What is an IP address : a simple definition
An IP address is a sequence of numbers assigned to a device connected to the Internet, similar to the address of a house.
You can send and receive data over the Internet with a series of numbers that behave like a street address.
Your Internet service provider (ISP) assigns an IP address to each of your internet connected devices, and each IP address is unique.
You may have different IP addresses for internal purposes, such as identifying your devices on a home network or in a business office.
Most of the time, the router hardware that connects to a local network over the Internet is assigned a local internal IP address. It can also be assigned to your computer’s router hardware, which also connects to the local network.
The Internet knows your IP address because it is assigned to your device and is required for surfing the web.
Thus, your computer network uses IP addresses to communicate with other computers and websites on the Internet.
The history of the IP address and the Internet
The Internet Protocol (IP), from which comes the IP address, was developed in the 1970s.
It is the cornerstone of the Internet Protocol Suite that defines how devices exchange information on the Internet.
Each packet that passes through the TCP / IP network contains an IP address that identifies the device that sent it.
Moreover, it contains information about where it has been routed to and where to go next.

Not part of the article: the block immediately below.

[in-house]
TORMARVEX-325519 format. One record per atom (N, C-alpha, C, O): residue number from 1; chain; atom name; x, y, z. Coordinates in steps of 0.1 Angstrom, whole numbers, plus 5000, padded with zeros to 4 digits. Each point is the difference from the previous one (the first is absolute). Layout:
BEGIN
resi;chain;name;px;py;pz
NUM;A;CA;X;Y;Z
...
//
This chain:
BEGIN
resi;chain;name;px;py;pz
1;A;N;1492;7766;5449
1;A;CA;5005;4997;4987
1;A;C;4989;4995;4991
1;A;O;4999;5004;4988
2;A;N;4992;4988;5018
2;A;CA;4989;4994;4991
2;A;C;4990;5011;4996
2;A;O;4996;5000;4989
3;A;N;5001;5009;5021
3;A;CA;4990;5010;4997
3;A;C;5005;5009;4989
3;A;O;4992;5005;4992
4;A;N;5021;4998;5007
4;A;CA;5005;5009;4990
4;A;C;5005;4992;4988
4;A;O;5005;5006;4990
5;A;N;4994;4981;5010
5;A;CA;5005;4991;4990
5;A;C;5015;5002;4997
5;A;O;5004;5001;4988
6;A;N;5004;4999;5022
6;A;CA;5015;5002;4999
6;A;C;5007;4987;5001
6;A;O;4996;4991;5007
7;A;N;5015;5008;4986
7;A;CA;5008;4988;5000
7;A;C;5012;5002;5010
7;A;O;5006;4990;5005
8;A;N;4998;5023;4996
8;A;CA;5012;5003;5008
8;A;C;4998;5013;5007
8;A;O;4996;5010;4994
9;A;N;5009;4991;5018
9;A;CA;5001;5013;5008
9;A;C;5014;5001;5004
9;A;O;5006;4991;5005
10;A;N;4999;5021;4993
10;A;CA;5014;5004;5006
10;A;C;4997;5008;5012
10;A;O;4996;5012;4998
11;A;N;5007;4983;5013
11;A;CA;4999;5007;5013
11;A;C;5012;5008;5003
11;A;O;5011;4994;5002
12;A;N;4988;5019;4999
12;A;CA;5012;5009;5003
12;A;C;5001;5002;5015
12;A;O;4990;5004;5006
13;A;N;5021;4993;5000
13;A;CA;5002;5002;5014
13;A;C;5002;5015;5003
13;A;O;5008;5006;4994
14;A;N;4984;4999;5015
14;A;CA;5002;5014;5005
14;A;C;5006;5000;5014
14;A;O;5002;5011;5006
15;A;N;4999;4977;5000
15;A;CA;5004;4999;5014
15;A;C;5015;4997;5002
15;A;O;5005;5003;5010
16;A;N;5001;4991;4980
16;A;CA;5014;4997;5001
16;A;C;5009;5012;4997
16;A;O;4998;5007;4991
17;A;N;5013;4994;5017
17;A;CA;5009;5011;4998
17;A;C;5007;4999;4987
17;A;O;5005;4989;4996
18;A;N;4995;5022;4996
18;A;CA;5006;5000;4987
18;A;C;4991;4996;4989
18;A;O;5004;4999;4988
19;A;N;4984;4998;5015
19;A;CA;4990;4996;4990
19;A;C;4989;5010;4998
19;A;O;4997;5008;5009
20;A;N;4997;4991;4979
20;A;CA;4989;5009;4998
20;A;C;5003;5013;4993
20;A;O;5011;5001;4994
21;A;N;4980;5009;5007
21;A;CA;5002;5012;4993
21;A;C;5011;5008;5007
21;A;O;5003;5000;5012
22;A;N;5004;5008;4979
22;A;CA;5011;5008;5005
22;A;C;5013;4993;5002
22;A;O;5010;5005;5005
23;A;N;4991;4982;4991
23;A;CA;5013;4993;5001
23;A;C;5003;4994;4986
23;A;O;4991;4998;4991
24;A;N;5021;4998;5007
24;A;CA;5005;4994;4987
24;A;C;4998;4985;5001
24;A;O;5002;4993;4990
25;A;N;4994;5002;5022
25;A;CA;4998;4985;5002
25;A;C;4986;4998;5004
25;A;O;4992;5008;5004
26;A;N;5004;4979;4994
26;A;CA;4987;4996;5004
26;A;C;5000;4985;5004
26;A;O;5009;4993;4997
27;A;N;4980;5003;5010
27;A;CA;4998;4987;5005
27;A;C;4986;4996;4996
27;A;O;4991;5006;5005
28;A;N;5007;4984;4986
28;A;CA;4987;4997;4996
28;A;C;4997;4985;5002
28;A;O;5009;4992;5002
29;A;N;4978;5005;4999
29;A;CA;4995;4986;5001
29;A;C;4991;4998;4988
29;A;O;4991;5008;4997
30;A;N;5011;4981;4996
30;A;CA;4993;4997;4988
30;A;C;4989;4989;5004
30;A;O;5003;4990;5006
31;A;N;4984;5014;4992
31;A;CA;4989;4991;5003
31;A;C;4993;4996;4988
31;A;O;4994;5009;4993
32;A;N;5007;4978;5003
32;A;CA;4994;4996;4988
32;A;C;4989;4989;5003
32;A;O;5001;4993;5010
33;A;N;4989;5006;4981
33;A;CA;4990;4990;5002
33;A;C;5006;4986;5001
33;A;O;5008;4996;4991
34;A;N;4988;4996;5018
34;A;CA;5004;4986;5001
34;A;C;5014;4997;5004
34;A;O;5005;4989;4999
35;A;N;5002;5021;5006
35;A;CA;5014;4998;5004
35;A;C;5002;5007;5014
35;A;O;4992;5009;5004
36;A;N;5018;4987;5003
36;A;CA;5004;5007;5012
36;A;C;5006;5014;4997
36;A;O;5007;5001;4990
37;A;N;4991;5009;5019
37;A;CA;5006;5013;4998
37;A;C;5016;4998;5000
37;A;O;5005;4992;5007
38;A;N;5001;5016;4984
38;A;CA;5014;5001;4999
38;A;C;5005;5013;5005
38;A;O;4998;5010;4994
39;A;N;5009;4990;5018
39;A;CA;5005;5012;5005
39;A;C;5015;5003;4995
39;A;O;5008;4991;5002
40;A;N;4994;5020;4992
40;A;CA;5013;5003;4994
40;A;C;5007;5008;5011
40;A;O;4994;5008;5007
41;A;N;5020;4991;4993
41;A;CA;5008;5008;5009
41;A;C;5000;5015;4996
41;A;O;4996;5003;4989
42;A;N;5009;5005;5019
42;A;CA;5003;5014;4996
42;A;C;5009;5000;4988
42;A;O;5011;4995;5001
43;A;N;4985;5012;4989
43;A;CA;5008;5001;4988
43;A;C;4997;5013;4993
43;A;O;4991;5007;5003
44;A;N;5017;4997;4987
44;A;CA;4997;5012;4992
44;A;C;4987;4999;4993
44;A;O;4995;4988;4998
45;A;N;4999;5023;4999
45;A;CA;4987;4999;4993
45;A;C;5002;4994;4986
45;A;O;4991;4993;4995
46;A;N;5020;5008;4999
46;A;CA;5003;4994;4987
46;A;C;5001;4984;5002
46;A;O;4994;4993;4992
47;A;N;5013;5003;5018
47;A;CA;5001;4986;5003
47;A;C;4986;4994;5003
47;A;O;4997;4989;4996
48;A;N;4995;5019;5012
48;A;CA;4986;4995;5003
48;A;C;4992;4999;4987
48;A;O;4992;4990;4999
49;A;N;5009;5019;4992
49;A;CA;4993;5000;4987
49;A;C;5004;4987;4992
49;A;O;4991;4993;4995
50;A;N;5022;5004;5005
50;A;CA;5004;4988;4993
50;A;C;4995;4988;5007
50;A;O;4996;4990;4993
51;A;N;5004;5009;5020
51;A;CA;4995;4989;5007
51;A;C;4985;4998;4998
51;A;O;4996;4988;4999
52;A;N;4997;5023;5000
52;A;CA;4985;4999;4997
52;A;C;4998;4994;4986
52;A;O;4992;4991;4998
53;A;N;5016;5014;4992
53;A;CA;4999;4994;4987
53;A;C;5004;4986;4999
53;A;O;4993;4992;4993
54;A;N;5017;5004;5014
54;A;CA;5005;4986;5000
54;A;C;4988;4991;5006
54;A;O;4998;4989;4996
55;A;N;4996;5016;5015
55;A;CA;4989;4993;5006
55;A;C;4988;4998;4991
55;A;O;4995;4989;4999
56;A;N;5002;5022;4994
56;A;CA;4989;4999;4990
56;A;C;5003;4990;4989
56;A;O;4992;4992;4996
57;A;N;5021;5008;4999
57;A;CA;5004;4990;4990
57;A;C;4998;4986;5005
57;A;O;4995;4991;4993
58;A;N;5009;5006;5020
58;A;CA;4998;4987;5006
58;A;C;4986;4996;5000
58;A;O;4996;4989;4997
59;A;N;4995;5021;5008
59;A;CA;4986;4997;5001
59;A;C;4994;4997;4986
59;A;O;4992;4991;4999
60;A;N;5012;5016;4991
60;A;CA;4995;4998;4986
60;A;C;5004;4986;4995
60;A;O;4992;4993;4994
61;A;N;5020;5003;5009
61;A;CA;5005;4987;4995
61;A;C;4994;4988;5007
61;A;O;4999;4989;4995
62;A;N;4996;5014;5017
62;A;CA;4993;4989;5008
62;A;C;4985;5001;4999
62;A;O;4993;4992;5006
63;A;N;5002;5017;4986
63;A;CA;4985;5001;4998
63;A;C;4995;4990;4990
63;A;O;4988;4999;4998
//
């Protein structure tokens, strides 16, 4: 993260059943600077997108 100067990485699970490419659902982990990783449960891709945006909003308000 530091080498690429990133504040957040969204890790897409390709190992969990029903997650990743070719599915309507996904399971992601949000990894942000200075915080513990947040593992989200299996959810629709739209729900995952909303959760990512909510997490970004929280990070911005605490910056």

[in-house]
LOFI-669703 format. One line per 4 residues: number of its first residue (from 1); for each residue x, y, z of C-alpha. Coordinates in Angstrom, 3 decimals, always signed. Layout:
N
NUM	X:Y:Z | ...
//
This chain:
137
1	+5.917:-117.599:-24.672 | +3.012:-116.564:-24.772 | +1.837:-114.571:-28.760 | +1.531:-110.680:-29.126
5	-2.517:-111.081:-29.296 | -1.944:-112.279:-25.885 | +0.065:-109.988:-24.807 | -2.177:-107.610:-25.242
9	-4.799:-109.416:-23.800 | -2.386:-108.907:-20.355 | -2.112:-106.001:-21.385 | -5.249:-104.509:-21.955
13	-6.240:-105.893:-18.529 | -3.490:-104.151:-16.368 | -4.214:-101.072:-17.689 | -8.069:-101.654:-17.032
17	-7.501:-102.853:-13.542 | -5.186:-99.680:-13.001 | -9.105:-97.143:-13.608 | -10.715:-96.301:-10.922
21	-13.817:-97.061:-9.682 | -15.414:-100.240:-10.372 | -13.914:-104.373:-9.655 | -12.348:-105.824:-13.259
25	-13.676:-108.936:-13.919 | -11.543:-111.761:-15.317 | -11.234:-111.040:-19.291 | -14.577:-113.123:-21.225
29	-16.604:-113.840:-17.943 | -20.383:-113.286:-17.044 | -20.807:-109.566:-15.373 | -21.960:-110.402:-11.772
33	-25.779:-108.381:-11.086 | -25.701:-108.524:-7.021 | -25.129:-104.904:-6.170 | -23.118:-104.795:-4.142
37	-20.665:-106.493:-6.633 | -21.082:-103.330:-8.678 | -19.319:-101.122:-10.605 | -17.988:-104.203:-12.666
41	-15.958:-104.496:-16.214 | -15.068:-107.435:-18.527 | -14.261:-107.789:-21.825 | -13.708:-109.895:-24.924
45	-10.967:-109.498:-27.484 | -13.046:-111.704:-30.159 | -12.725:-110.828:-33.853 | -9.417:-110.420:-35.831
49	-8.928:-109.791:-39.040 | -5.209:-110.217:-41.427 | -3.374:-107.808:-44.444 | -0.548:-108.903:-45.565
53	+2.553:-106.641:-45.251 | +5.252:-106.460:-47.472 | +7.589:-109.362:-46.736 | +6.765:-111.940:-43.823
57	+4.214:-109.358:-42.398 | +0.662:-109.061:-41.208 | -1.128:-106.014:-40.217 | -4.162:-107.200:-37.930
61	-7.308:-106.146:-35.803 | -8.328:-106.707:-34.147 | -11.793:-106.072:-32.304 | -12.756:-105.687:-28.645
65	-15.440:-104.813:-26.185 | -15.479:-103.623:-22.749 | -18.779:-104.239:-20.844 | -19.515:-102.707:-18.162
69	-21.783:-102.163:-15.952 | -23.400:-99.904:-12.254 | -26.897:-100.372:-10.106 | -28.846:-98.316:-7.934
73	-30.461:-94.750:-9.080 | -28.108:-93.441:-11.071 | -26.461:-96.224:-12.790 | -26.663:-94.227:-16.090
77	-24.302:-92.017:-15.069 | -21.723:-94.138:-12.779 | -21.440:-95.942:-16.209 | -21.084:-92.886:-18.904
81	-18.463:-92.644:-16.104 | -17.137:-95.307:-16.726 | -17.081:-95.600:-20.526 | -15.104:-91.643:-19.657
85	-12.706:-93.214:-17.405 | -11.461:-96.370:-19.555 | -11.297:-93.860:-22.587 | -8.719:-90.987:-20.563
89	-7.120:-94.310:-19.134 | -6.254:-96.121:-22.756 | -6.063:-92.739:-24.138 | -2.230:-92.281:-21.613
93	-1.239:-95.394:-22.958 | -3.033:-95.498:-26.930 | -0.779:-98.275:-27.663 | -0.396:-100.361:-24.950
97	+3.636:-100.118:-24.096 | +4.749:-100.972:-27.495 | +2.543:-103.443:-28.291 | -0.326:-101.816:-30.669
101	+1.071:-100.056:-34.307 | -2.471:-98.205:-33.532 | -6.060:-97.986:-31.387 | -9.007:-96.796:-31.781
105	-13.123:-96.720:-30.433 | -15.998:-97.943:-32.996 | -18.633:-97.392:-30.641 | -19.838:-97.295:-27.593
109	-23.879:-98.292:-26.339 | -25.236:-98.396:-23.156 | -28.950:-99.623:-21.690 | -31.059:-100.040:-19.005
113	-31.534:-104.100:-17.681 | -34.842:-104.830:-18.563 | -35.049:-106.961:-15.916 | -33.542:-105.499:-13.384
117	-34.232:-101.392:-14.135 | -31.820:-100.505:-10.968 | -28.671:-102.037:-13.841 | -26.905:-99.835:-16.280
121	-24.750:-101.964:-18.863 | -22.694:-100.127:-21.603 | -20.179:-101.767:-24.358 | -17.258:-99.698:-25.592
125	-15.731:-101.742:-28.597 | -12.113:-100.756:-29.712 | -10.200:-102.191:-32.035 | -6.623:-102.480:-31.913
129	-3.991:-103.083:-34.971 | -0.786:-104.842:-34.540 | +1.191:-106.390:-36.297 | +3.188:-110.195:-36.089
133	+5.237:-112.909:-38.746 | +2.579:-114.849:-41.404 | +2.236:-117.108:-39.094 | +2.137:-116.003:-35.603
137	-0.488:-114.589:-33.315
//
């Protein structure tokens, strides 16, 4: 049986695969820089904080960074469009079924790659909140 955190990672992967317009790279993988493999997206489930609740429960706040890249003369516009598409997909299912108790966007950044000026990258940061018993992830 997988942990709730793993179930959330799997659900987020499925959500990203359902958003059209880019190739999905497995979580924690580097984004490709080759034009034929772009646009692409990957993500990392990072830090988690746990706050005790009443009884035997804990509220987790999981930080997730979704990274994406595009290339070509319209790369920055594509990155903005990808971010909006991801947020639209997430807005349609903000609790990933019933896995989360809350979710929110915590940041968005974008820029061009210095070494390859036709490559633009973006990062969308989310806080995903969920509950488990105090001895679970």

The label distinguishes and identifies the billions of devices that use the Internet.
Be it computers, mobile phones, printers and a the Internet of Things (IoT) devices in smart homes such as smart speakers, refrigerators, home security systems and much more.
The different Internet protocols (IPv4, IPv6, …) in simple words
We have different types of IP addresses: from IPv4 to IPv6.
The IPv4 version is used to configure an IP address that is a numeric value (number) that may conflict with other IP addresses.
As the number of connected devices increase, the newer version of IPv6 provides trillions of IP addresses to meet the needs of Internet users and devices.
Key Takeaways about the IP address
Internet Protocol (IP) addresses allow computers to send and receive information.
An IP address stands for Internet Protocol address. It is an identification number assigned to a specific computer in its network.
Your local IP address represents your device and its network, while your public IP address represents the face of your network on the Internet. IP addresses are assigned or leased by individual Internet service providers or VPN services.
They are an essential component of Internet access. IP addresses identify where the data originates and to whom it is sent.
They are stored as binary numbers, but can also be displayed in human-readable notation, such as 220.127.116.11.